Believe it or not, NBA camps open this weekend and the first preseason game is next week. Brace yourself for what appears to be the most wide-open season since Michael Jordan’s (first) retirement right before the 1993-94 season.

According to, the most likely NBA Finals matchup is the Philadelphia 76ers vs. the Houston Rockets. The 76ers’ chances of playing for the championship are at 54% – by far the highest of any team. The Rockets are at 35%. However, according The Action Network, the most likely NBA Finals matchup is the L.A. Clippers vs. the Milwaukee Bucks.

You can make an argument for six teams to win the title. The last time we’ve seen this kind of uncertainty was when Jordan shockingly quit the sport after winning three straight championships. That power void allowed the New York Knicks to finally reach the NBA Finals and the Houston Rockets to win its first NBA title.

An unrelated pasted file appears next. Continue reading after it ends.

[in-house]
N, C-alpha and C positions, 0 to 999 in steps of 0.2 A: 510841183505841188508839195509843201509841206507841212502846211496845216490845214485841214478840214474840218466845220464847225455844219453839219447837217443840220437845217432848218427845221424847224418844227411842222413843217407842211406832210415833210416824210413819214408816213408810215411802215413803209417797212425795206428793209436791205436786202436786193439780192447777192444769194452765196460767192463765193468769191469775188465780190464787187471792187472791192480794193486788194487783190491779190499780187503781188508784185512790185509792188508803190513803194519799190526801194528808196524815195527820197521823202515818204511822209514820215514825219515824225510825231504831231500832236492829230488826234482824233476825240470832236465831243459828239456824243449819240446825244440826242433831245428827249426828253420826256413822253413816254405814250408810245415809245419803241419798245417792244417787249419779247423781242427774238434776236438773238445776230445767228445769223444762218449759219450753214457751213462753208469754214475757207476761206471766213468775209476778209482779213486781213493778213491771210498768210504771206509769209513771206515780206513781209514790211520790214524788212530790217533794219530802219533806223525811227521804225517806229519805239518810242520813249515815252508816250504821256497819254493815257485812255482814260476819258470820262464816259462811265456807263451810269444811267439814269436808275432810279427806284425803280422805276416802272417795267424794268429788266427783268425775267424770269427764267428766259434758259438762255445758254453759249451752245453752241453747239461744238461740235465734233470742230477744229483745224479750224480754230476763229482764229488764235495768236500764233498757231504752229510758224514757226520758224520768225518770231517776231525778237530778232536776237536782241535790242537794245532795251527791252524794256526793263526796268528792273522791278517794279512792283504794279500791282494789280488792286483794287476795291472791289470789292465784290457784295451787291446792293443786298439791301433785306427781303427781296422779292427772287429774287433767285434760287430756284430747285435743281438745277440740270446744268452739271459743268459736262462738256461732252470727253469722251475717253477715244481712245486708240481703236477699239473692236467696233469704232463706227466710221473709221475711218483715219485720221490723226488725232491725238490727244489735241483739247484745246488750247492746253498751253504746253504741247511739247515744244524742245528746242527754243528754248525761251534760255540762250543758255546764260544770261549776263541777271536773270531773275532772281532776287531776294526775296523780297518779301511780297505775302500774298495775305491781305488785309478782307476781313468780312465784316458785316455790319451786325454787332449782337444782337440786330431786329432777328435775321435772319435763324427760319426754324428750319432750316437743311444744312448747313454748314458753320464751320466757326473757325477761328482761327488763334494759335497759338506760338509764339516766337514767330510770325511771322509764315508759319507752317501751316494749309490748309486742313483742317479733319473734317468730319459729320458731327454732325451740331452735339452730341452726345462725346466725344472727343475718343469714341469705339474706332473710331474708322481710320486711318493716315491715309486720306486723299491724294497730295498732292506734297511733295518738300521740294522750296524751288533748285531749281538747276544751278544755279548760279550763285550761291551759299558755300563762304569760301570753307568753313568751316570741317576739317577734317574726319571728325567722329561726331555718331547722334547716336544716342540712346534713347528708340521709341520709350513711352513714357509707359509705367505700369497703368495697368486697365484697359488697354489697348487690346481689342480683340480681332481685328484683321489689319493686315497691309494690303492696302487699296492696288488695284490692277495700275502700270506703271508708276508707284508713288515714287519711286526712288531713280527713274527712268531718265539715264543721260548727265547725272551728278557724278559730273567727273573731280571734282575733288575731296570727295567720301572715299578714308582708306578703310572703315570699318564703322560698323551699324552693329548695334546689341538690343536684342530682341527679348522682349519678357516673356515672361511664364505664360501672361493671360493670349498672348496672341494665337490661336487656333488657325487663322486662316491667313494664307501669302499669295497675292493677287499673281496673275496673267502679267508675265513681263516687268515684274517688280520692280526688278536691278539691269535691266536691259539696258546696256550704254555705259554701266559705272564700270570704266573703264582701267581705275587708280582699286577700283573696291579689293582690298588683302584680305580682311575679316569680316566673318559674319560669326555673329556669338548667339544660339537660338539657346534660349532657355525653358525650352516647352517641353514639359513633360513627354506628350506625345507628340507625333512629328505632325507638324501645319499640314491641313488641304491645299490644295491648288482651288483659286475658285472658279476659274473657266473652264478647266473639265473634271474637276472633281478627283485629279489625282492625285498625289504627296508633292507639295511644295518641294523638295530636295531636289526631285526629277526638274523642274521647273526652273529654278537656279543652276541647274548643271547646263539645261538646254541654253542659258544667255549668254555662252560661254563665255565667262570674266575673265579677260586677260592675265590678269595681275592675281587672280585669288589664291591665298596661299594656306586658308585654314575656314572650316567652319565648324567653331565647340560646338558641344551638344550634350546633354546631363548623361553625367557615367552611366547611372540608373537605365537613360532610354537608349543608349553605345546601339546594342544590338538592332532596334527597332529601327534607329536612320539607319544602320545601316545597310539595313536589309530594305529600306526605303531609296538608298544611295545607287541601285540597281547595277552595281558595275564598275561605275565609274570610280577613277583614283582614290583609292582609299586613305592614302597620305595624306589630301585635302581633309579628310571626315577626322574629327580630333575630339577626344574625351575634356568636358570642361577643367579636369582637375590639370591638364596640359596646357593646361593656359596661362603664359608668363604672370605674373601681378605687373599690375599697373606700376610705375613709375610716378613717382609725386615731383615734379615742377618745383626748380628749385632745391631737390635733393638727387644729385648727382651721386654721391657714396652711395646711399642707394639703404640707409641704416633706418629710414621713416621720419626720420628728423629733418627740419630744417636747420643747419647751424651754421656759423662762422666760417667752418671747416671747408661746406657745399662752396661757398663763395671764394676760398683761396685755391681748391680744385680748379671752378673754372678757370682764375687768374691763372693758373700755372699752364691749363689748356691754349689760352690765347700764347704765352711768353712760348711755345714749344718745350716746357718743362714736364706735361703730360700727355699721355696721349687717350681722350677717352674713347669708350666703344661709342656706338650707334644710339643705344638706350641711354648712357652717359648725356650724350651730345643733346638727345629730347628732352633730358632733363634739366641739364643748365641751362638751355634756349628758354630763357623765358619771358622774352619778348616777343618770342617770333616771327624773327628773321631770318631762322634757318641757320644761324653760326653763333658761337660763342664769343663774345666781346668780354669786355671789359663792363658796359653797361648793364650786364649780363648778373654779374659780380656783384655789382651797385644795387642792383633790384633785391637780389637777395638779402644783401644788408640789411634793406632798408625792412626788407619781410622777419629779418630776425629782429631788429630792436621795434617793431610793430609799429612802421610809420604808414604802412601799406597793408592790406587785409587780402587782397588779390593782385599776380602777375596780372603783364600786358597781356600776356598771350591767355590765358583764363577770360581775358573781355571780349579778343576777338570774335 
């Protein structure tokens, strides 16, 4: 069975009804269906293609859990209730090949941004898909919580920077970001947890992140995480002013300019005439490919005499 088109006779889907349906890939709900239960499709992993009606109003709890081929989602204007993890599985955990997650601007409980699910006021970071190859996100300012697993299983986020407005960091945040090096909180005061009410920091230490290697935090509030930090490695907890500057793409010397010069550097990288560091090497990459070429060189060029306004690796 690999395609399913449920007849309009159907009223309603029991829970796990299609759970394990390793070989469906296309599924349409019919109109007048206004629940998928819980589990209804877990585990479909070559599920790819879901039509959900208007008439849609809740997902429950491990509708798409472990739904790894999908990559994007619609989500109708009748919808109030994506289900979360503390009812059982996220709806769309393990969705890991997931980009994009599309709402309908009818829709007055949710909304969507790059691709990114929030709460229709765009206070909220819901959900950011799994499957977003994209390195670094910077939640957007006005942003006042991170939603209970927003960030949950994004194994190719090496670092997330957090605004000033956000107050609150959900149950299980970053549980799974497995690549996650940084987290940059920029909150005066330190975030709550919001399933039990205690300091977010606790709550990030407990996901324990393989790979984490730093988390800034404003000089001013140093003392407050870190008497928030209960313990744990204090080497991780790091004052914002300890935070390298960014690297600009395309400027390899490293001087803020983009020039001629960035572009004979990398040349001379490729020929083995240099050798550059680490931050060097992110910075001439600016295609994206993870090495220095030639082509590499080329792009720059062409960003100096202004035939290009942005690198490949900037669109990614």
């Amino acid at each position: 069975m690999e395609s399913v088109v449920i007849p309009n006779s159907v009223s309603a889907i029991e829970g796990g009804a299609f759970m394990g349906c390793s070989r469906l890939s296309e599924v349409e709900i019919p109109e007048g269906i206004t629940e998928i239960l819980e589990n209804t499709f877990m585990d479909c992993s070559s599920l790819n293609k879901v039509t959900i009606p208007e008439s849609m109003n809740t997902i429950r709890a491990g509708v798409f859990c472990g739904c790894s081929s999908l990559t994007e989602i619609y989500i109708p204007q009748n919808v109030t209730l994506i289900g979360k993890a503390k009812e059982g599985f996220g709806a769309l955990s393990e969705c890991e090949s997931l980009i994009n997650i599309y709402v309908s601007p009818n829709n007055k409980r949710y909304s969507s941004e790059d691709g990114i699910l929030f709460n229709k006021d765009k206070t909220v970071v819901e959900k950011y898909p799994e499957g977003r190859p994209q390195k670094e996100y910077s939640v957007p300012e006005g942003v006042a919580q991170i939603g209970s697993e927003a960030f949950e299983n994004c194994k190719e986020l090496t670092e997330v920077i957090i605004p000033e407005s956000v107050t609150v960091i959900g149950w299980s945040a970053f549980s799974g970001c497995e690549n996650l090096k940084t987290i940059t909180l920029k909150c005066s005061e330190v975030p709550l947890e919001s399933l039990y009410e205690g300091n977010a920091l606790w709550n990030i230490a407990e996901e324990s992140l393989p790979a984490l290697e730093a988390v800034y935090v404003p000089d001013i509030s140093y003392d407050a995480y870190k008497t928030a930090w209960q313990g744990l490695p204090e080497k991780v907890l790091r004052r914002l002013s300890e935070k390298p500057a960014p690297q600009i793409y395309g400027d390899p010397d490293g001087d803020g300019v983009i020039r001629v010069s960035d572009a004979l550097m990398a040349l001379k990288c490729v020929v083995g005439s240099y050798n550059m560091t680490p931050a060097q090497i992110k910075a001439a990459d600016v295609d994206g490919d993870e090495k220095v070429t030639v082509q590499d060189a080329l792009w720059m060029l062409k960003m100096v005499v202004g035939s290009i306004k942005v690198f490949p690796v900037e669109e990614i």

How did we get here? An unprecedented summer of player movement. Twelve current or former All-Stars changed teams, including two former regular-season MVPs (Russell Westbrook and Kevin Durant) and a two-time Finals MVP (Kawhi Leonard). And we might not be done. Three former All-Stars could be on the move: Chris Paul, Kevin Love, and Andre Iguodala. They’re no longer elite, but they could be the missing piece for a contender.

The league’s biggest championship stars switched teams: Leonard bolting from the NBA champion Toronto Raptors to the Los Angeles Clippers, and Durant leaving the Golden State Warriors for the Brooklyn Nets. And while Durant will sit out this year due to an Achilles injury, his exit coupled Klay Thompson’s knee injury (out until possibly March) have weakened the Warriors who are gunning for their sixth straight NBA Finals appearance.